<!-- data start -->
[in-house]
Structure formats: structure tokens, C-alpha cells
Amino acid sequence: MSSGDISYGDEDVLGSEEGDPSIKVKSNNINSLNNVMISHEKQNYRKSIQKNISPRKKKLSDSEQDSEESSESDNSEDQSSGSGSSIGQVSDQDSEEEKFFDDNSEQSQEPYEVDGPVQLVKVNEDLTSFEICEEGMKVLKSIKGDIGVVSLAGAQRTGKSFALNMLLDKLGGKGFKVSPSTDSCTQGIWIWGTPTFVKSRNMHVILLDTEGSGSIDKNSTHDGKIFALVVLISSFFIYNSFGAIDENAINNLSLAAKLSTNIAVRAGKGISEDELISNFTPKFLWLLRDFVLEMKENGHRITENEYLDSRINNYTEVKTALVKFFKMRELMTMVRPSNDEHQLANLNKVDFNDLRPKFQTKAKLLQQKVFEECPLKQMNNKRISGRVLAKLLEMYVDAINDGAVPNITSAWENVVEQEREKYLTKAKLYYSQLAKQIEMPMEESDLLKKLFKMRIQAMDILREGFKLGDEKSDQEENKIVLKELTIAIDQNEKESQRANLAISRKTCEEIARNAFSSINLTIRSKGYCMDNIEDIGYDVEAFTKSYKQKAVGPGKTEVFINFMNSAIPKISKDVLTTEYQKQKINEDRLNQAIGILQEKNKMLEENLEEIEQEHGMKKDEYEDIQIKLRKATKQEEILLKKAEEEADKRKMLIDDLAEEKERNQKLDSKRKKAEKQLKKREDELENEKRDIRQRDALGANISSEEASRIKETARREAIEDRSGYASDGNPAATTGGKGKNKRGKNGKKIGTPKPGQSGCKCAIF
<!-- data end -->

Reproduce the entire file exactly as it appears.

[in-house]
Structure formats: structure tokens, C-alpha cells
Amino acid sequence: MSSGDISYGDEDVLGSEEGDPSIKVKSNNINSLNNVMISHEKQNYRKSIQKNISPRKKKLSDSEQDSEESSESDNSEDQSSGSGSSIGQVSDQDSEEEKFFDDNSEQSQEPYEVDGPVQLVKVNEDLTSFEICEEGMKVLKSIKGDIGVVSLAGAQRTGKSFALNMLLDKLGGKGFKVSPSTDSCTQGIWIWGTPTFVKSRNMHVILLDTEGSGSIDKNSTHDGKIFALVVLISSFFIYNSFGAIDENAINNLSLAAKLSTNIAVRAGKGISEDELISNFTPKFLWLLRDFVLEMKENGHRITENEYLDSRINNYTEVKTALVKFFKMRELMTMVRPSNDEHQLANLNKVDFNDLRPKFQTKAKLLQQKVFEECPLKQMNNKRISGRVLAKLLEMYVDAINDGAVPNITSAWENVVEQEREKYLTKAKLYYSQLAKQIEMPMEESDLLKKLFKMRIQAMDILREGFKLGDEKSDQEENKIVLKELTIAIDQNEKESQRANLAISRKTCEEIARNAFSSINLTIRSKGYCMDNIEDIGYDVEAFTKSYKQKAVGPGKTEVFINFMNSAIPKISKDVLTTEYQKQKINEDRLNQAIGILQEKNKMLEENLEEIEQEHGMKKDEYEDIQIKLRKATKQEEILLKKAEEEADKRKMLIDDLAEEKERNQKLDSKRKKAEKQLKKREDELENEKRDIRQRDALGANISSEEASRIKETARREAIEDRSGYASDGNPAATTGGKGKNKRGKNGKKIGTPKPGQSGCKCAIF